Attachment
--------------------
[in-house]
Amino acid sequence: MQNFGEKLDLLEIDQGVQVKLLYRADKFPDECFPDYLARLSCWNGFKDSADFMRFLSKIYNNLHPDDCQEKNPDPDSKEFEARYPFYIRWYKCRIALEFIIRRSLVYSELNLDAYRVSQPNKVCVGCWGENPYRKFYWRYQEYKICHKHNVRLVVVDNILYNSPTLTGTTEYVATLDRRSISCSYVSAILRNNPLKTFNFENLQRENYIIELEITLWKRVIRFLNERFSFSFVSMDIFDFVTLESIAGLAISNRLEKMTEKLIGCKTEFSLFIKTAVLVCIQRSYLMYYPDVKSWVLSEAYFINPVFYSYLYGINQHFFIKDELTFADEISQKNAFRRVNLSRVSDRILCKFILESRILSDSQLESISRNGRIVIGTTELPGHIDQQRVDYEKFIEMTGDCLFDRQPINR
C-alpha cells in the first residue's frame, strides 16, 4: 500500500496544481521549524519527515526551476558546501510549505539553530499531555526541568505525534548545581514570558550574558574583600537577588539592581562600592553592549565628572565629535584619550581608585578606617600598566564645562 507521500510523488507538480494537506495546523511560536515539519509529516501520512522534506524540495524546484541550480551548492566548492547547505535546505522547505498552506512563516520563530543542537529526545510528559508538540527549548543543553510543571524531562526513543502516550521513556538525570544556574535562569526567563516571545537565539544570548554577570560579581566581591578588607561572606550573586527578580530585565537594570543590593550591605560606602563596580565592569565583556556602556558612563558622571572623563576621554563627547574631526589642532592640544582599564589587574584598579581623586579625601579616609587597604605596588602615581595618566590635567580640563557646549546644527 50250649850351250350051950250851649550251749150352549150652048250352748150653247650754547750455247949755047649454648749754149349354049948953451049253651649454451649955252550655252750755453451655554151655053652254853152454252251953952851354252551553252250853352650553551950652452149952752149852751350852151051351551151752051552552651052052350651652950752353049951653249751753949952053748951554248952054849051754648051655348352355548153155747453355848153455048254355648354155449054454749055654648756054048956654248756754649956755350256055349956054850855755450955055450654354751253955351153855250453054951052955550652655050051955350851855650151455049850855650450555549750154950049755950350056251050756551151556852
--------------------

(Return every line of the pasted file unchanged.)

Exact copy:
[in-house]
Amino acid sequence: MQNFGEKLDLLEIDQGVQVKLLYRADKFPDECFPDYLARLSCWNGFKDSADFMRFLSKIYNNLHPDDCQEKNPDPDSKEFEARYPFYIRWYKCRIALEFIIRRSLVYSELNLDAYRVSQPNKVCVGCWGENPYRKFYWRYQEYKICHKHNVRLVVVDNILYNSPTLTGTTEYVATLDRRSISCSYVSAILRNNPLKTFNFENLQRENYIIELEITLWKRVIRFLNERFSFSFVSMDIFDFVTLESIAGLAISNRLEKMTEKLIGCKTEFSLFIKTAVLVCIQRSYLMYYPDVKSWVLSEAYFINPVFYSYLYGINQHFFIKDELTFADEISQKNAFRRVNLSRVSDRILCKFILESRILSDSQLESISRNGRIVIGTTELPGHIDQQRVDYEKFIEMTGDCLFDRQPINR
C-alpha cells in the first residue's frame, strides 16, 4: 500500500496544481521549524519527515526551476558546501510549505539553530499531555526541568505525534548545581514570558550574558574583600537577588539592581562600592553592549565628572565629535584619550581608585578606617600598566564645562 507521500510523488507538480494537506495546523511560536515539519509529516501520512522534506524540495524546484541550480551548492566548492547547505535546505522547505498552506512563516520563530543542537529526545510528559508538540527549548543543553510543571524531562526513543502516550521513556538525570544556574535562569526567563516571545537565539544570548554577570560579581566581591578588607561572606550573586527578580530585565537594570543590593550591605560606602563596580565592569565583556556602556558612563558622571572623563576621554563627547574631526589642532592640544582599564589587574584598579581623586579625601579616609587597604605596588602615581595618566590635567580640563557646549546644527 50250649850351250350051950250851649550251749150352549150652048250352748150653247650754547750455247949755047649454648749754149349354049948953451049253651649454451649955252550655252750755453451655554151655053652254853152454252251953952851354252551553252250853352650553551950652452149952752149852751350852151051351551151752051552552651052052350651652950752353049951653249751753949952053748951554248952054849051754648051655348352355548153155747453355848153455048254355648354155449054454749055654648756054048956654248756754649956755350256055349956054850855755450955055450654354751253955351153855250453054951052955550652655050051955350851855650151455049850855650450555549750154950049755950350056251050756551151556852